"I was very impressed with the women who were selling beaded jewelry outside the park gates. It shows that women too are benefitting from the park and therefore it serves them well to protect it."
ESTA SAIMON, LOCAL STUDENT
Joining local youth at the Arusha premiere were several APW partner organizations and local government agencies. After watching the film, the audience engaged in a lively question and answer session with APW staff, park authorities, and an employee from Ngoteya Wild. The session was followed by a networking event where attendees were able to share more thoughts on the film with the creators and each other.
Esta Saimon, a local student who attended the premiere, said, “I was very impressed with the women who were selling beaded jewelry outside the park gates. It shows that women too are benefitting from the park and therefore it serves them well to protect it.”
“This film has taught me the importance of conservation—the way animals depend on each other in the park as well as other opportunities that arise due to conservation,” said local teacher Madam Lucy Mgeni. “This will be very good for the children at school as they are learning at a young age and will grow up knowing of conservation.”
A student asks a question during the film premiere. (Photo: African People & Wildlife/Catherine Nchimbi))
"The film not only tells us about wildlife but demonstrates that we need to continue working closely with different partners in neighboring communities if we want to see the park flourish."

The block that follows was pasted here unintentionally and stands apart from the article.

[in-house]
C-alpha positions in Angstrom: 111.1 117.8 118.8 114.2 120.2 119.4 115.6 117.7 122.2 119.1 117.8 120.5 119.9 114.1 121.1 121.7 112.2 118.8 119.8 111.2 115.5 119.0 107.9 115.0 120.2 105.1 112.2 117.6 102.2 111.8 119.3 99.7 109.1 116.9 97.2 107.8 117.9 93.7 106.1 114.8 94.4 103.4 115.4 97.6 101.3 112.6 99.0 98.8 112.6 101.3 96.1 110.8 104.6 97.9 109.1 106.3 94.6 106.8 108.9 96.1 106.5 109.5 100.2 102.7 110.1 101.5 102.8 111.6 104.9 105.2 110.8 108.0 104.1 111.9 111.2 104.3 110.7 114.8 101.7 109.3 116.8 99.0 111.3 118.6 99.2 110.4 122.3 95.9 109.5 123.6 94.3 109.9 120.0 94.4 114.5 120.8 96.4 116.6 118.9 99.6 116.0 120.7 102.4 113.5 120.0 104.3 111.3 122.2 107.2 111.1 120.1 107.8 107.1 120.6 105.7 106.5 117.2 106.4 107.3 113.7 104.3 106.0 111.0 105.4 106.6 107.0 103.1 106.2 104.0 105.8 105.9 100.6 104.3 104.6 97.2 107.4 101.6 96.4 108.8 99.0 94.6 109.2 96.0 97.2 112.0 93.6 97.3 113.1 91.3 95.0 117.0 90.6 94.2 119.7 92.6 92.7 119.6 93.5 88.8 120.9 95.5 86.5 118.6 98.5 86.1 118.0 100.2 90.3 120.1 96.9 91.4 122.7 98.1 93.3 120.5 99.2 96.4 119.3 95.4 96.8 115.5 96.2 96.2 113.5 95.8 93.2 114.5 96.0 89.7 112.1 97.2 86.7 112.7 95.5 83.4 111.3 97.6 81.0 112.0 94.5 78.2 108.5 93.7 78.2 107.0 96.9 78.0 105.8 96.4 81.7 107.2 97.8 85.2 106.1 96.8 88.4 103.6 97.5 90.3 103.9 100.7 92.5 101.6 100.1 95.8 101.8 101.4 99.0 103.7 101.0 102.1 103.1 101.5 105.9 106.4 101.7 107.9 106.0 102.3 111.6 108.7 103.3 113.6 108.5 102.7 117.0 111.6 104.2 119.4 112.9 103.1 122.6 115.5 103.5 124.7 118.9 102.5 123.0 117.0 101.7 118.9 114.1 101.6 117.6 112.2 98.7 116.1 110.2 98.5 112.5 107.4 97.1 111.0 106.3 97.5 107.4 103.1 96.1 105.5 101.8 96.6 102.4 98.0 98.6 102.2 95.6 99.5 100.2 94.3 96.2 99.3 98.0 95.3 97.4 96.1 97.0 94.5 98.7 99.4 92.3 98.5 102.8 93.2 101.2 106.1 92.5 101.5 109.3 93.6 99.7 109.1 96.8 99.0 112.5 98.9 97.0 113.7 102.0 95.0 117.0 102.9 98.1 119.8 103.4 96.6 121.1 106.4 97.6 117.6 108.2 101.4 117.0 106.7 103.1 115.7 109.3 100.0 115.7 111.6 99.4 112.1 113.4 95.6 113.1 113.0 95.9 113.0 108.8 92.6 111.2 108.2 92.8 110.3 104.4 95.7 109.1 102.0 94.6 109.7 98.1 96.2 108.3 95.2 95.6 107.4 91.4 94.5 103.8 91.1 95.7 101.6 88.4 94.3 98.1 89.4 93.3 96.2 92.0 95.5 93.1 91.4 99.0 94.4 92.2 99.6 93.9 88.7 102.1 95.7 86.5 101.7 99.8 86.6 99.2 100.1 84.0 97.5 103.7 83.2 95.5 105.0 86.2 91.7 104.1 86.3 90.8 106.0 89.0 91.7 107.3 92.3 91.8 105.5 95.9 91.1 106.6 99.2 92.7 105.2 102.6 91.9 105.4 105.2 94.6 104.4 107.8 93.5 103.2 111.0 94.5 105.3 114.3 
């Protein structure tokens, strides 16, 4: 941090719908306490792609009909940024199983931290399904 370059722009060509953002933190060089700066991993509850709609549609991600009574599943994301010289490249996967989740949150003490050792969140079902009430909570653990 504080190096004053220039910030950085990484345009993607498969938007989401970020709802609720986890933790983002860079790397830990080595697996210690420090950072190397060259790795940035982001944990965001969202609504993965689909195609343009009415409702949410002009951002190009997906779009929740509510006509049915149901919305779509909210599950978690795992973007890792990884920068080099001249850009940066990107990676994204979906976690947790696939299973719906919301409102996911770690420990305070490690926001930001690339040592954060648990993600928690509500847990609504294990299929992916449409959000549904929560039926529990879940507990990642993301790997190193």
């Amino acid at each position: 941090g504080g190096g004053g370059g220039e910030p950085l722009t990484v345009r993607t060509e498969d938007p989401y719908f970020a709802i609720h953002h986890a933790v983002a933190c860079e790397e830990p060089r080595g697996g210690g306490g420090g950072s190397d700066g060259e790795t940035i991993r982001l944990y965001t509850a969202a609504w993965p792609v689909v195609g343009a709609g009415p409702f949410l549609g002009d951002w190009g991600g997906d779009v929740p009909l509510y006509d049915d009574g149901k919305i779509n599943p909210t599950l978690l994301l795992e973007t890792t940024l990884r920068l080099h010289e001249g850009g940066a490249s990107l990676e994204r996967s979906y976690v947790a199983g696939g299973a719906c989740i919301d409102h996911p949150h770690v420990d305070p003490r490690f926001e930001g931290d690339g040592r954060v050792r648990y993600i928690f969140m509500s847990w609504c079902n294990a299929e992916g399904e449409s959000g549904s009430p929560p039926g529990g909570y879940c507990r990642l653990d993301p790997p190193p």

GODWELL MEING'ATAKI, TANZANIA NATIONAL PARKS
“Tarangire: Our Heritage, Our Future” also aims to help audiences understand the essential role that communities play in conservation; local efforts can be powerful drivers of environmental protection. APW’s continued partnerships with local people serve as an example throughout Tanzania and beyond to promote more community engagement in conservation.
“The film not only tells us about wildlife but demonstrates that we need to continue working closely with different partners in neighboring communities if we want to see the park flourish,” said Godwell Meing'ataki of Tanzania National Parks while attending the premiere.
An elephant enjoys the mud in Tarangire National Park. (Photo: African People & Wildlife/Laly Lichtenfeld)
This film is part of APW’s growing efforts to share inspiring stories through film and other media to help build a generation of youth ready to fight to protect the natural world. Moving forward, APW will show the film to schoolchildren throughout northern Tanzania as well as make it available on different media platforms for every Tanzanian to access. APW aims to reach as many people as possible to create a bigger impact for nature and the communities that benefit from protecting wild places.
APW is grateful to the many individuals, organizations, and partners who contributed to the success of this film, including USAID, Northern Tanzania Rangelands Initiative, Nomad, Tanzania National Parks, and Tarangire National Park.